You can read about the Winners of the 2006 election here, or click below the fold to see who qualifies as a Loser from the campaign season. John Marshall, Shari Williams, Cinamon Watson
These three Republican operatives have now been at the helm of two straight cycles of disastrous Republican defeats. Marshall directed Greg Walcher’s failed campaign for congress in CD-3 in 2004, and Williams and Watson were major players in Pete Coors’ 2004 U.S. Senate race. But as bad as that year was for these three, nothing compares to the magnitude of the Beauprez debacle in 2006. The Beauprez for Governor campaign will go down as one of the worst Colorado campaigns of the last 50 years, and rightfully so. In mid-2005, Beauprez was thought to be such a formidable candidate for governor that Democrats aside from Bill Ritter wouldn’t even throw their hat into the ring.
Republicans once expected Beauprez to win this race, but his campaign ended up being so terrible that he could have conceded to Ritter in late September and nobody would have been surprised. Beauprez supporters can blame Marc Holtzman all they want, but he couldn’t have beat Rollie Heath with that campaign operation.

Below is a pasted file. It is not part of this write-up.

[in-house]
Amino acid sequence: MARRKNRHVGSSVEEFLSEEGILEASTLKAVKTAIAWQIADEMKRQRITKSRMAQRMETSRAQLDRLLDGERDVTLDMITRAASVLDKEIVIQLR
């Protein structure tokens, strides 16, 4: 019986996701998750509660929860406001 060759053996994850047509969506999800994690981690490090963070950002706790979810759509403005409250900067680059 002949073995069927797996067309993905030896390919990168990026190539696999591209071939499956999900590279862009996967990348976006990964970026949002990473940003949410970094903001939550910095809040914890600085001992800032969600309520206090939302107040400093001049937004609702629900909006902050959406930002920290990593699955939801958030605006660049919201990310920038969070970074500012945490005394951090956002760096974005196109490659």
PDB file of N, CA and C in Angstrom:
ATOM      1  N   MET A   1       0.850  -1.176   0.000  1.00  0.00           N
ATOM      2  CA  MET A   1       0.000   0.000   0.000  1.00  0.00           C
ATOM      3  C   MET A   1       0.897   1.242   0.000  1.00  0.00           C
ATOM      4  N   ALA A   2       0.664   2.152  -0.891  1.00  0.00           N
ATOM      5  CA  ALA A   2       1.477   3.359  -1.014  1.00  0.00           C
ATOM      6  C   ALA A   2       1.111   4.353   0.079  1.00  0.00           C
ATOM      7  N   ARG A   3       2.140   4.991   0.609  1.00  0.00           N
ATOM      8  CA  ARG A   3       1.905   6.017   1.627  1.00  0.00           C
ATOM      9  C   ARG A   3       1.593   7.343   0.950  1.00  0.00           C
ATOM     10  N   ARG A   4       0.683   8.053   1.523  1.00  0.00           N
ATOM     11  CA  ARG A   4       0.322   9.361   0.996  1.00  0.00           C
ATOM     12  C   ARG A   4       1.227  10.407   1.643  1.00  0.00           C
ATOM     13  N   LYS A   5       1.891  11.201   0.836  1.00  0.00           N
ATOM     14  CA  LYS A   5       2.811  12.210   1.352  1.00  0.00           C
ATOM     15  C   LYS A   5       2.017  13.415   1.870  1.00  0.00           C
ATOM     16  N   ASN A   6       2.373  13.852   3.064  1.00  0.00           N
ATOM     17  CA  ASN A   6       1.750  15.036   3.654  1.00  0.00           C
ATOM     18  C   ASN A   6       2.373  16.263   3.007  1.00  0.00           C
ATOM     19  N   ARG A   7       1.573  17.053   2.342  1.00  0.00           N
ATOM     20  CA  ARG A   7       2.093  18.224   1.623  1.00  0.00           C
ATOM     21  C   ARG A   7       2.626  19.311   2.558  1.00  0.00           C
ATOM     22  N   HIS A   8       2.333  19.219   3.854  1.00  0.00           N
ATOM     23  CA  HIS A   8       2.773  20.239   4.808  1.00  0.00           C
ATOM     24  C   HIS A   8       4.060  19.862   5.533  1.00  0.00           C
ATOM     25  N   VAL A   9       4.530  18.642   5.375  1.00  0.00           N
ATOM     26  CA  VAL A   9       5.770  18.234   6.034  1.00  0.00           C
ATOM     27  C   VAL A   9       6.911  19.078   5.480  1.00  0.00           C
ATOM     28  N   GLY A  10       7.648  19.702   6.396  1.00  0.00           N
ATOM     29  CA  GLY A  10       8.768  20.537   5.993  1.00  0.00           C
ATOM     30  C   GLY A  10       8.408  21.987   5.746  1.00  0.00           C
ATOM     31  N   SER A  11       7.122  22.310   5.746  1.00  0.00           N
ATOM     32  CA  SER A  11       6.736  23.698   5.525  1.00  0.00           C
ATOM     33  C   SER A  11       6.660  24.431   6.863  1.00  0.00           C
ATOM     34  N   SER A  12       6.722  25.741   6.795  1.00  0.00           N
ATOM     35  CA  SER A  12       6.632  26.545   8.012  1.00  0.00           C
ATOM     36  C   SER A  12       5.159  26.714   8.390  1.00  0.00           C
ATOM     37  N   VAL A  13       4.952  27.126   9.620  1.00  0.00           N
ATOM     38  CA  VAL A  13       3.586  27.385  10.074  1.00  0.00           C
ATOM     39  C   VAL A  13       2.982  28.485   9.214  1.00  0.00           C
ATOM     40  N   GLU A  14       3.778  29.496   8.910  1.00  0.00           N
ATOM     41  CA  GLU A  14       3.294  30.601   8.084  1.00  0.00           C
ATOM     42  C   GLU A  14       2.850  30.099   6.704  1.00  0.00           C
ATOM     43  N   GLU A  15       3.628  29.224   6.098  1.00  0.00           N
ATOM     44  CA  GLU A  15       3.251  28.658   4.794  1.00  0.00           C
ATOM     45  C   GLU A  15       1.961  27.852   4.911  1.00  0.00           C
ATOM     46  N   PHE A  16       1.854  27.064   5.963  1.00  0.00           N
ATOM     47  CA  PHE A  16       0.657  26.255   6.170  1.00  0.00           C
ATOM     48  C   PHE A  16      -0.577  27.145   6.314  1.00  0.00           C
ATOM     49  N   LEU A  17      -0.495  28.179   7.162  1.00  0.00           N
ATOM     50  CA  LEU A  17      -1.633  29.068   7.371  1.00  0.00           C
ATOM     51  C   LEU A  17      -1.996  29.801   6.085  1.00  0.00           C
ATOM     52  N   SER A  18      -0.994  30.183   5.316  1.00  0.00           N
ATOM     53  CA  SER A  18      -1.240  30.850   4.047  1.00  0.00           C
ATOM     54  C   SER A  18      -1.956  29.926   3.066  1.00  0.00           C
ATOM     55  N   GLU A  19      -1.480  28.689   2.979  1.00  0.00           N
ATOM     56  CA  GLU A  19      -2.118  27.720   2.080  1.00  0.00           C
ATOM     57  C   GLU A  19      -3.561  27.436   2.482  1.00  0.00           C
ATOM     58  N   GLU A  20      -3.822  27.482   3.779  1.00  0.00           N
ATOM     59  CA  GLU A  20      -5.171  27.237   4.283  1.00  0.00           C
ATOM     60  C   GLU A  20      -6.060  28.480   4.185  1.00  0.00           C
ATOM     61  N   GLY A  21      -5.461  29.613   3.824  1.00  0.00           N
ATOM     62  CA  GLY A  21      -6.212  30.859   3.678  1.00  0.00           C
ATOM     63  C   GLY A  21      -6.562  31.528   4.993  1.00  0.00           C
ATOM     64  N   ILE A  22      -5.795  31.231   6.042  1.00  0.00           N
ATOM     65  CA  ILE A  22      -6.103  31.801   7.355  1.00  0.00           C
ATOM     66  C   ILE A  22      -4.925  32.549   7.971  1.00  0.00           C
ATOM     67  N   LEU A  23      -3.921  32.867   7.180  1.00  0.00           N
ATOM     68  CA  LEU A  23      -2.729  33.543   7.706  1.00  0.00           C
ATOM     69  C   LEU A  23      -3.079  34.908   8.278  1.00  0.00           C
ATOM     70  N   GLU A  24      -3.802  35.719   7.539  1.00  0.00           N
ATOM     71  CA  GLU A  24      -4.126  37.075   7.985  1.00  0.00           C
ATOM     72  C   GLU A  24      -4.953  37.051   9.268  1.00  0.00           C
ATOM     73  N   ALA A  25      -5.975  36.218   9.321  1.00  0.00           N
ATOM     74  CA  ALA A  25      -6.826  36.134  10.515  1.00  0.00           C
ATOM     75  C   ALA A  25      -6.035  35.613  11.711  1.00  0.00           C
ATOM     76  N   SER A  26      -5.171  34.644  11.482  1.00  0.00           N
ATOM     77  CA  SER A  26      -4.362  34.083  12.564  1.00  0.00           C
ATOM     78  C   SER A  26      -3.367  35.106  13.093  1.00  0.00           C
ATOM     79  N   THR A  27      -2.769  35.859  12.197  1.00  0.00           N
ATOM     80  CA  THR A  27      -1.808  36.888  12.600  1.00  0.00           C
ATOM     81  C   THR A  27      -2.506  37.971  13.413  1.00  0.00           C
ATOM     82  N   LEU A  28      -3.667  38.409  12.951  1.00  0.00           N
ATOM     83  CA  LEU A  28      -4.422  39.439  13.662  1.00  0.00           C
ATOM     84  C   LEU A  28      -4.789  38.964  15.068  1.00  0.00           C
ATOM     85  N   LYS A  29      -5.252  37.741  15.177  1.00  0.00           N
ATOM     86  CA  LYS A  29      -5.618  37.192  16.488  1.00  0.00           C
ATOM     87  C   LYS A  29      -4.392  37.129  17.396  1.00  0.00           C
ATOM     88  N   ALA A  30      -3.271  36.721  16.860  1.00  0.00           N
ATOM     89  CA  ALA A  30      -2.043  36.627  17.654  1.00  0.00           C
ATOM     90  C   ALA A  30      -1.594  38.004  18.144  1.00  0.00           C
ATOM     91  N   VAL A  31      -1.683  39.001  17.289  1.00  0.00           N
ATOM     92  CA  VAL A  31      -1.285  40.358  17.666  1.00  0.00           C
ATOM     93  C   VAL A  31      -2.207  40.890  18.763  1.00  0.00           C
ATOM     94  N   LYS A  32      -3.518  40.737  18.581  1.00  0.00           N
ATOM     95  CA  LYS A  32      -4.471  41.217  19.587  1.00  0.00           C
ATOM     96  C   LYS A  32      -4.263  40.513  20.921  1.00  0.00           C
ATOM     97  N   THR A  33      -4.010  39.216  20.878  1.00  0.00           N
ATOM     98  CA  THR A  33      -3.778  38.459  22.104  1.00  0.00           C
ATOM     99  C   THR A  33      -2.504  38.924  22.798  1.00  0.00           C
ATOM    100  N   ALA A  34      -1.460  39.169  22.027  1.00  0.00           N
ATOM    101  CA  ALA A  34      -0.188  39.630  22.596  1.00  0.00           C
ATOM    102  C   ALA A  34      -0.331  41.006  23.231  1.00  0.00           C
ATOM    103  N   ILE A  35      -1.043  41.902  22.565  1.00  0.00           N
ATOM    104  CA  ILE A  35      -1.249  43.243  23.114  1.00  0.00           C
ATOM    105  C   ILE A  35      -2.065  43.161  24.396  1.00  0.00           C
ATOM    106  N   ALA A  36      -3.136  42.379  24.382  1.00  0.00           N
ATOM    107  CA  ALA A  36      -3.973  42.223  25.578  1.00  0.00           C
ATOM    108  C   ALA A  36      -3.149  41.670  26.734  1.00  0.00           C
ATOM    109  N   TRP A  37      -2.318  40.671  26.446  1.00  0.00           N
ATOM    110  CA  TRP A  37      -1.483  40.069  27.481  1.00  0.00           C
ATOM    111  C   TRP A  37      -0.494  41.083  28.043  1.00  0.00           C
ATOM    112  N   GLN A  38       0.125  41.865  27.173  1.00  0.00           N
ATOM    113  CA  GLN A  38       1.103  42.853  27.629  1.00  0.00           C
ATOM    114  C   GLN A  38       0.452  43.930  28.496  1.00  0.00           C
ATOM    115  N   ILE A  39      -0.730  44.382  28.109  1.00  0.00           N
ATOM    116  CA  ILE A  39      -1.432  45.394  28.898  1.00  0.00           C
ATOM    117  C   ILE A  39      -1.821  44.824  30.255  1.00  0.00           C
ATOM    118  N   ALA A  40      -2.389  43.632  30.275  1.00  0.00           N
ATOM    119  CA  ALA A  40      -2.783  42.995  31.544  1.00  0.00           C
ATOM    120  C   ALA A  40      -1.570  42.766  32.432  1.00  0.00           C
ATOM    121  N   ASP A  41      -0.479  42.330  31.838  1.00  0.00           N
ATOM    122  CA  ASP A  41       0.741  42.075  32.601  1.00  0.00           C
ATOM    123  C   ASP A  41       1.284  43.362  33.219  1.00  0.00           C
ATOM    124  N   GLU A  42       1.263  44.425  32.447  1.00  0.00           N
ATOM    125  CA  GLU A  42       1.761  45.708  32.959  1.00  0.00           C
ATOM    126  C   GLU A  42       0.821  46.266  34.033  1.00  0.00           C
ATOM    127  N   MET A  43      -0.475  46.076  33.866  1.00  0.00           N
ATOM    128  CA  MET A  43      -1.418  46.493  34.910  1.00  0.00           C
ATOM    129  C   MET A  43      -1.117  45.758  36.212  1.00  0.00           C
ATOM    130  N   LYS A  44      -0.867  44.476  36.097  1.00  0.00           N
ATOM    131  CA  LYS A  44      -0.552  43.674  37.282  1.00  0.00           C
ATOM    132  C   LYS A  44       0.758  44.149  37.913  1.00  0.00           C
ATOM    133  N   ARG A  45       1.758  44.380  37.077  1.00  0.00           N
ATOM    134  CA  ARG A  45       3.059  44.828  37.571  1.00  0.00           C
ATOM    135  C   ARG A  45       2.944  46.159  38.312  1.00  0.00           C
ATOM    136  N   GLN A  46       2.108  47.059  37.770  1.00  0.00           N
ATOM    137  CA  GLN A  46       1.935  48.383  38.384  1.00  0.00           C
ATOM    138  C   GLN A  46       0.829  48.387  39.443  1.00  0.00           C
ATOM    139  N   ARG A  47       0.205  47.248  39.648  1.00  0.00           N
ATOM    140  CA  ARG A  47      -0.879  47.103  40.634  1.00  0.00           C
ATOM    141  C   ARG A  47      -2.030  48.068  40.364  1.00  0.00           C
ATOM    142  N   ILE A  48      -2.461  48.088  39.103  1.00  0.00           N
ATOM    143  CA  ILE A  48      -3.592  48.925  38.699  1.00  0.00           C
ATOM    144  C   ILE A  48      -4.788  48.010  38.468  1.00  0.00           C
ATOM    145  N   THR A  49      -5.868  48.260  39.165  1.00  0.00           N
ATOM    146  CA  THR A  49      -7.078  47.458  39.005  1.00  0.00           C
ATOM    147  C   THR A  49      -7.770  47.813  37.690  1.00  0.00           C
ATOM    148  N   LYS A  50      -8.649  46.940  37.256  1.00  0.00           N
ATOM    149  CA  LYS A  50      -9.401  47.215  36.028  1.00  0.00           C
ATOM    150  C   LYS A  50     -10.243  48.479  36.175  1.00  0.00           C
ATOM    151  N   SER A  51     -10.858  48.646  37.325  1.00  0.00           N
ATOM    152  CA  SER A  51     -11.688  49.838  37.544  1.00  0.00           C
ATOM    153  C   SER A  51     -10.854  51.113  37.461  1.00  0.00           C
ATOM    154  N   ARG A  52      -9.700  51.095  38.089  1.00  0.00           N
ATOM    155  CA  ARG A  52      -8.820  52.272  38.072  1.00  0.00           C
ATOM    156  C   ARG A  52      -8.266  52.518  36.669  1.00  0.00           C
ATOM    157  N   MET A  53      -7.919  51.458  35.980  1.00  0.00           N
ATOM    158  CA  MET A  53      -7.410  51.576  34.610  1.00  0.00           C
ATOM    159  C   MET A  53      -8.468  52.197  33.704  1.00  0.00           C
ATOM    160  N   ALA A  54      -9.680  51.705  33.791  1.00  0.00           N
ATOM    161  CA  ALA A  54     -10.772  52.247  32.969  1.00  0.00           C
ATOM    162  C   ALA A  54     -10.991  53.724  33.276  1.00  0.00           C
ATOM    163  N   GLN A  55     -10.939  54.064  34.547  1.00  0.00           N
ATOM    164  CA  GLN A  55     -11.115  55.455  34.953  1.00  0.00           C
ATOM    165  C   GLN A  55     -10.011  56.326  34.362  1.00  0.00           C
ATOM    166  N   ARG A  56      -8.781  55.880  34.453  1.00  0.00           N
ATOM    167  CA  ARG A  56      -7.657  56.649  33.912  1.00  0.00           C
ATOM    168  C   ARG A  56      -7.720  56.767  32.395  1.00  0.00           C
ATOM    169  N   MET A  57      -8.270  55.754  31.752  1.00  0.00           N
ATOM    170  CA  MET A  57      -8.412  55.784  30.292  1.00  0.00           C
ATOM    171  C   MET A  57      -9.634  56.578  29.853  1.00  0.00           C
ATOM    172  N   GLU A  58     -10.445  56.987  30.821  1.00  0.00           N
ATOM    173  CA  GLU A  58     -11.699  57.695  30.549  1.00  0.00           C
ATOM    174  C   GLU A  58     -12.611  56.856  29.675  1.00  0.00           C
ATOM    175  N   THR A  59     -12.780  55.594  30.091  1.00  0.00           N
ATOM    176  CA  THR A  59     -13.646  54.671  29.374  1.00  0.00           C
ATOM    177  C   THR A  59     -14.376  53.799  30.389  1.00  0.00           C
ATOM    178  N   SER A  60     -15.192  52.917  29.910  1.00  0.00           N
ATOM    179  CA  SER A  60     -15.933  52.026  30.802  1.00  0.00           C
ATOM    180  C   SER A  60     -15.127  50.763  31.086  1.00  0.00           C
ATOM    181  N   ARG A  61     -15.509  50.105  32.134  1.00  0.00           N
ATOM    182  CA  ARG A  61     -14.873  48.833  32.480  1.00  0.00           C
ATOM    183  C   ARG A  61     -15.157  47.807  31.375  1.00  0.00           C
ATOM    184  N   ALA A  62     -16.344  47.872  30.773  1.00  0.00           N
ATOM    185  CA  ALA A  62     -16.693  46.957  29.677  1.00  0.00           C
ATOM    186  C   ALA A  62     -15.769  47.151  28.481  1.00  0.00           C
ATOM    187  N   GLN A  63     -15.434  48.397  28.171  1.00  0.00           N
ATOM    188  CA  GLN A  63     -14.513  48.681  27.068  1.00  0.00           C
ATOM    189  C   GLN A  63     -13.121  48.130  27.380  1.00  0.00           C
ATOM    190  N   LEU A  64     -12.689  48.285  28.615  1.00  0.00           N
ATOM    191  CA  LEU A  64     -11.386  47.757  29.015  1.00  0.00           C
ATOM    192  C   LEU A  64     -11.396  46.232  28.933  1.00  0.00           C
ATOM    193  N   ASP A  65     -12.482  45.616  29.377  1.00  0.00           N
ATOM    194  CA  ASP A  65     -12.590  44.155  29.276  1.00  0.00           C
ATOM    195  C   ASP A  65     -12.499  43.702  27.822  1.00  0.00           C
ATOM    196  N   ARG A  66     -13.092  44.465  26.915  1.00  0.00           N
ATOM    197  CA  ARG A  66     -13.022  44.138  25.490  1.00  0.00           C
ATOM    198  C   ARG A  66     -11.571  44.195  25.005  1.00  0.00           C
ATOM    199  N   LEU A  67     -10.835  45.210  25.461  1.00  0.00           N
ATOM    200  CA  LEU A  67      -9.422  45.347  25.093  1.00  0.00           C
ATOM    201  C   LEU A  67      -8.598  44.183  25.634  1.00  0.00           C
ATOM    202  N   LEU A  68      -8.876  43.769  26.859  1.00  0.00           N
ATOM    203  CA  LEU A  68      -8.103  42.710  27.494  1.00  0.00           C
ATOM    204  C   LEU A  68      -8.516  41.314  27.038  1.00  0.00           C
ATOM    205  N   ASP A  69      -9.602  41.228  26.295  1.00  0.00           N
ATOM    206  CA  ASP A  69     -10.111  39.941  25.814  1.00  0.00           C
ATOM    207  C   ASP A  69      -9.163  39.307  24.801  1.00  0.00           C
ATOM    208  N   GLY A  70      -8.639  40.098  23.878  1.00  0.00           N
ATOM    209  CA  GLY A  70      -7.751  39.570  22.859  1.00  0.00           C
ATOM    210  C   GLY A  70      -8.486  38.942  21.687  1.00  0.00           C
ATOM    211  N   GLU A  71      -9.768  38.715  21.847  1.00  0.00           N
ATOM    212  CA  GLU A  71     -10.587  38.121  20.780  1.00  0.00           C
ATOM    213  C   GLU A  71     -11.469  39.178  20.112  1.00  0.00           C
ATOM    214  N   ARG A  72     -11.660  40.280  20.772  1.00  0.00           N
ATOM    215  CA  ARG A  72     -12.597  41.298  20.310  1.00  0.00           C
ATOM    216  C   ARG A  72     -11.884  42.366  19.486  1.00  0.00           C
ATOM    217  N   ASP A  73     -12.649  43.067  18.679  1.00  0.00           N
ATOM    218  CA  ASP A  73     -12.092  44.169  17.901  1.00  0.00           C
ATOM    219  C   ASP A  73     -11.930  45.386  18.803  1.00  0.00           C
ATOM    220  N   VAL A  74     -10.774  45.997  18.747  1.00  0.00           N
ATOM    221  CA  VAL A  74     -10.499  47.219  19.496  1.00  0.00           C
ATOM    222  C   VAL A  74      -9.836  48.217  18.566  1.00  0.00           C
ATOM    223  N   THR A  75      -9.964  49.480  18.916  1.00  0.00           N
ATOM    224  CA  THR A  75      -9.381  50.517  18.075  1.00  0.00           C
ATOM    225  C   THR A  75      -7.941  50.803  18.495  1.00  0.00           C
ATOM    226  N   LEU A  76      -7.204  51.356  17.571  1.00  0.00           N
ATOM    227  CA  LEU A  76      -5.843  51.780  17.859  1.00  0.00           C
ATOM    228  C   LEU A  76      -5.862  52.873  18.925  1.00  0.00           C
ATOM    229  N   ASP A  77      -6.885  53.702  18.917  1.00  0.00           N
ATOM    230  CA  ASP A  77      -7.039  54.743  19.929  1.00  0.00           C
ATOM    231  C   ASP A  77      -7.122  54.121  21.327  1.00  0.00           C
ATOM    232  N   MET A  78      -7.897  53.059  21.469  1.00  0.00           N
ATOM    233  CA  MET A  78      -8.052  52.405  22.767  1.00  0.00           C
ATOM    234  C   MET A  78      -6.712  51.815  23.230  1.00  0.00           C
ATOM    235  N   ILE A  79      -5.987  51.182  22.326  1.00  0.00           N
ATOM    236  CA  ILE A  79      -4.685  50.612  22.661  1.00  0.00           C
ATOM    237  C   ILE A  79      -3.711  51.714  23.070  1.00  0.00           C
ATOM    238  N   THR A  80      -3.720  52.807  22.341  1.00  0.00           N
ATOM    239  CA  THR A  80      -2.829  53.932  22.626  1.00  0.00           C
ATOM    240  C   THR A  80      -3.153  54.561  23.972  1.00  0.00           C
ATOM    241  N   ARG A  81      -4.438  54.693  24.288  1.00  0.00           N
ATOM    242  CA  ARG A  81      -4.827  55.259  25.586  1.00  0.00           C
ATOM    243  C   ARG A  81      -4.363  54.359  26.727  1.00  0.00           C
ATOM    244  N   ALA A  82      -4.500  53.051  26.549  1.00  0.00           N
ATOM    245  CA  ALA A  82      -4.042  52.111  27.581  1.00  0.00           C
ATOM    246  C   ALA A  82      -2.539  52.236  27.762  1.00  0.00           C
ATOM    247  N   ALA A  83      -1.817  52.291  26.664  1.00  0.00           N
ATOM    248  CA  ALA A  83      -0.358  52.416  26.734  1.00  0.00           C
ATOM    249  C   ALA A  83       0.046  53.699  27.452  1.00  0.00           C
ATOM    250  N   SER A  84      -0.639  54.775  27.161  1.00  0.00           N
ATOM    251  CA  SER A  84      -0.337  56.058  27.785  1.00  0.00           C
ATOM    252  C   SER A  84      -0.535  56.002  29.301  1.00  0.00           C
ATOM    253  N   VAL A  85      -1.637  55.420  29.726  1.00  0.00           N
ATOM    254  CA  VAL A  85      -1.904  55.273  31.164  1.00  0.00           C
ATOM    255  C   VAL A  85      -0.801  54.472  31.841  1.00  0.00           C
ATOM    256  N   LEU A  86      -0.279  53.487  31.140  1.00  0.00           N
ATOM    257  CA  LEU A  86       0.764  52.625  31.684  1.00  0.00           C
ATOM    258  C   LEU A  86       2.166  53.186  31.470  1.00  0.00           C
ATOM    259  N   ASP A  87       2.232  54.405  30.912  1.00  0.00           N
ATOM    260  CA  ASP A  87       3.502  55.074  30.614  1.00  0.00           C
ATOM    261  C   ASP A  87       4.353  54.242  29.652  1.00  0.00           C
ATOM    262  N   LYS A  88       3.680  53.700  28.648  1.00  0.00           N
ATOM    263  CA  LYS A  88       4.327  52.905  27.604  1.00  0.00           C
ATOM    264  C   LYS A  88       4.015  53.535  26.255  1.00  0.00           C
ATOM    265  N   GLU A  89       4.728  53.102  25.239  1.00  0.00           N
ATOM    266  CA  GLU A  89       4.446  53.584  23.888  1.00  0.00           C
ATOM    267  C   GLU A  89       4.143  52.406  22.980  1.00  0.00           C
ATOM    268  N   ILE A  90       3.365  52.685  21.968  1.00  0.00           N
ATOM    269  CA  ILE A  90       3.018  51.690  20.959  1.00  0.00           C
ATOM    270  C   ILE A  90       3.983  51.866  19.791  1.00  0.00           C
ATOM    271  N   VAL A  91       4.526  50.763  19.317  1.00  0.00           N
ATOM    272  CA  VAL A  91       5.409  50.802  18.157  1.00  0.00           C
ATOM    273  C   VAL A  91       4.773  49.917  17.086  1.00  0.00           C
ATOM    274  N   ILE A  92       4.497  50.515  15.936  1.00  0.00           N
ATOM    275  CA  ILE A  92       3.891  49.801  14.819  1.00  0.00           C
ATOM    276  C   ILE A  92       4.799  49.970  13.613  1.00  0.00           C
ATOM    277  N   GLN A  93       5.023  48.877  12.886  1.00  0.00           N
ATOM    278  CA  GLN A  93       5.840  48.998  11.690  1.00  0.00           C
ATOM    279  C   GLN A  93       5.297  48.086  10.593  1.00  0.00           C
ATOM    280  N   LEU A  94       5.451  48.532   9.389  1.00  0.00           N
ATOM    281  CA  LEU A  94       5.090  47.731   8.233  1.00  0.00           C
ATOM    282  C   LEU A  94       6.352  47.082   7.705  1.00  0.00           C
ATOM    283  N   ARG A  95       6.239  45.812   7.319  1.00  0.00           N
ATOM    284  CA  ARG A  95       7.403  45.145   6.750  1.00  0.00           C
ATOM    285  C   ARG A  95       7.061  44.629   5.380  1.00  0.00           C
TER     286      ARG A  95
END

The Trailhead Group was a complete disaster, and Philp was at the helm of this 527 political committee. Trailhead lost virtually every race they were involved with despite raising more money than all but a handful of 527 committees nationwide. Trailhead made poor decisions, received terrible press for its actions, and Philp was leading the way. Philp basically took the wheel of a multi-million dollar company and crashed it into a wall in less than a year. Trailhead couldn’t beat a single Democratic incumbent and couldn’t hold onto several relatively safe Republican seats. Rarely has a political organization spent so much money accomplishing so little.
The Big Republican Money Umbrella
Republican powerbrokers Bill Owens, Pete Coors and Bruce Benson formed the Trailhead Group as a way to fund Republican candidates around the state, but the idea of centralizing all fundraising proved to be a disaster. Candidates such as Mark Hillman (state treasurer), Lew Entz and Ed Jones (state senate) didn’t bother to raise money on their own until it was too late because they were counting on Trailhead and a handful of other big money political committees to do it for them. But when Trailhead started diverting its resources to other races, the likes of Hillman, Entz and Jones were left out in the rain with little time to raise enough money for themselves. Centralizing the money like Republicans did in 2006 didn’t make campaigns more efficient